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Research Briefs July 2016

Disparities in Deaths Among Urban AI/ANs

Of all the 15 leading causes of death for urban American Indians and Alaska Natives (AI/ANs), the largest disparity compared with urban whites is in chronic liver disease and cirrhosis, according to a Centers for Disease Control and Prevention study. Data from 1999 to 2009 showed urban AI/ANs died from chronic liver disease and cirrhosis at four times the rate of urban whites.

In fact, urban AI/ANs had significantly higher death rates than urban whites for all but two of the 15 leading causes. However, when they were compared with rural AI/AN populations, the study found urban AI/ANs had significantly lower death rates for 13 of the top 15 leading causes of death (Alzheimer’s disease and viral hepatitis were higher). Viral hepatitis and cirrhosis are risk factors for liver cancer. Urban AI/ANs have a significantly higher cancer death rate than urban whites, but a lower rate than that of rural AI/ANs. The researchers note that rural residence has been associated with later diagnoses of cancer stages, inadequate cancer treatment, and increased mortality.

One reason the disparities between urban AI/ANs and other groups are not always obvious, the researchers say, is that urban AI/ANs are often misclassified racially, meaning the magnitude of health disparities is likely underestimated. Another factor is “historical trauma” shared by both urban and rural AI/AN populations: A long history of anti-Native policies, suppression of cultural identities, and pandemics has damaged AI/AN social structures. The trauma manifests in high rates of substance abuse, chronic stress, and other risk factors, as well as poverty and low education, which correlate with poor health outcomes.

The “alarming” disparities could be addressed with evidence-based interventions to reduce alcoholism and other factors that contribute to chronic liver disease and cirrhosis in AI/AN populations, the researchers say.

Source: American Journal of Public Health Research, May 2016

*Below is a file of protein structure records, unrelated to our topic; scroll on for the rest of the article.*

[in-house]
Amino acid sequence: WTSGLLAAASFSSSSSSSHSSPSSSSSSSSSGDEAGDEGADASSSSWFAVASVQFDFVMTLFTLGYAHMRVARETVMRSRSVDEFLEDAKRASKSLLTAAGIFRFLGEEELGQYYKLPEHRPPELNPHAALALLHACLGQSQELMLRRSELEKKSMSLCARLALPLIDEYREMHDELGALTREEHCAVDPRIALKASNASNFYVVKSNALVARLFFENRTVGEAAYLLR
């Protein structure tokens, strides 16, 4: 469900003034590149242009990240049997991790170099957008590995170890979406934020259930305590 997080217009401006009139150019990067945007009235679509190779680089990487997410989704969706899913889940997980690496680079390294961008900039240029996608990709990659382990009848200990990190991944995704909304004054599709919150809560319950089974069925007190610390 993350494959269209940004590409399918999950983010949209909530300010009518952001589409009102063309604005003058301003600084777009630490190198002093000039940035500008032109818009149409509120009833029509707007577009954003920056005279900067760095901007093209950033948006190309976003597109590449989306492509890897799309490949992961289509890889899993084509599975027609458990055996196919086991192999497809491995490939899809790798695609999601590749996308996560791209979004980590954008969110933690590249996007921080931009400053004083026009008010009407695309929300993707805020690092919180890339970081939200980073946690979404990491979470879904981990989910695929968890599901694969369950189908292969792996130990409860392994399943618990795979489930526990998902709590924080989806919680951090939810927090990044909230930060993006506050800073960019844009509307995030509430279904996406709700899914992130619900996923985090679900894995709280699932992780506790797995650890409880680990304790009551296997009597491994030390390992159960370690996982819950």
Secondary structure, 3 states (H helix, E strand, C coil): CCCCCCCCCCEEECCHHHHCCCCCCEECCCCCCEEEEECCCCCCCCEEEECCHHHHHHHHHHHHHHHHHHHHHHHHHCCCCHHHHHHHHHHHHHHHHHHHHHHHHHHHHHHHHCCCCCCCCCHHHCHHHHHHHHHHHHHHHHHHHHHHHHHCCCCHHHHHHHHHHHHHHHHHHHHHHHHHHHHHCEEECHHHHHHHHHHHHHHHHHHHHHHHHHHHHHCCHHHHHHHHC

Finding Synchronous Cancers

Up to 6% of patients with head and neck squamous cell carcinoma (HNSCC) also have synchronous second primary cancers (SPCs). However, the synchronous cancers may be missed in a usual examination that relies on computerized tomography (CT) and magnetic resonance imaging (MRI) scans.

Clinicians from Odense University Hospital in Denmark report on a patient who presented with only tongue pain as a symptom but was found to have four SPCs. The CT and MRI results were inconclusive due to artifacts from metal dental fillings. However, a positron emission tomography (PET)-CT scan “easily revealed” the three coinciding malignancies because of their increased metabolic activity, the authors say.

Their patient had four primary cancers: one squamous cell carcinoma (SCC) on the left side of the tongue, one in the fold between the tongue and the floor of the mouth (the two tumors were near each other but separate entities), a third SCC in the right aryepiglottic fold, and a grade-2 follicular lymphoma diagnosed “by coincidence” in the lymph nodes of the neck.

The three SCCs in the upper aerodigestive tract were in line with the concept of field cancerization, the clinicians note. Multiple adjacent but independent tumors in the mucosa may arise from exposure to carcinogens, which can induce dysplastic changes that lead to malignancy. Although synchronous cancer of the head and neck regions and follicular lymphoma are rare, one of the potential risk factors for follicular lymphoma is smoking, the authors say. Their patient had smoked for 56 years.

The authors recommend a “more liberal approach” to examination and a “generous use” of PET-CT for patients with malignancies of the head and neck regions, particularly in patients with obvious risk factors, such as a long history of smoking or alcohol abuse. They add that PET-CT is also a useful tool in assessing tumor dissemination and prognosis of individual carcinomas—an important benefit in planning different treatments.

Source: BMJ Case Reports, May 2016

Pros, Cons of Culture-Independent Diagnostic Tests

Culture-independent diagnostic tests (CIDTs) are helping to identify infections from foodborne illness faster. Without a bacterial culture, CIDTs cut the time needed to diagnose to hours.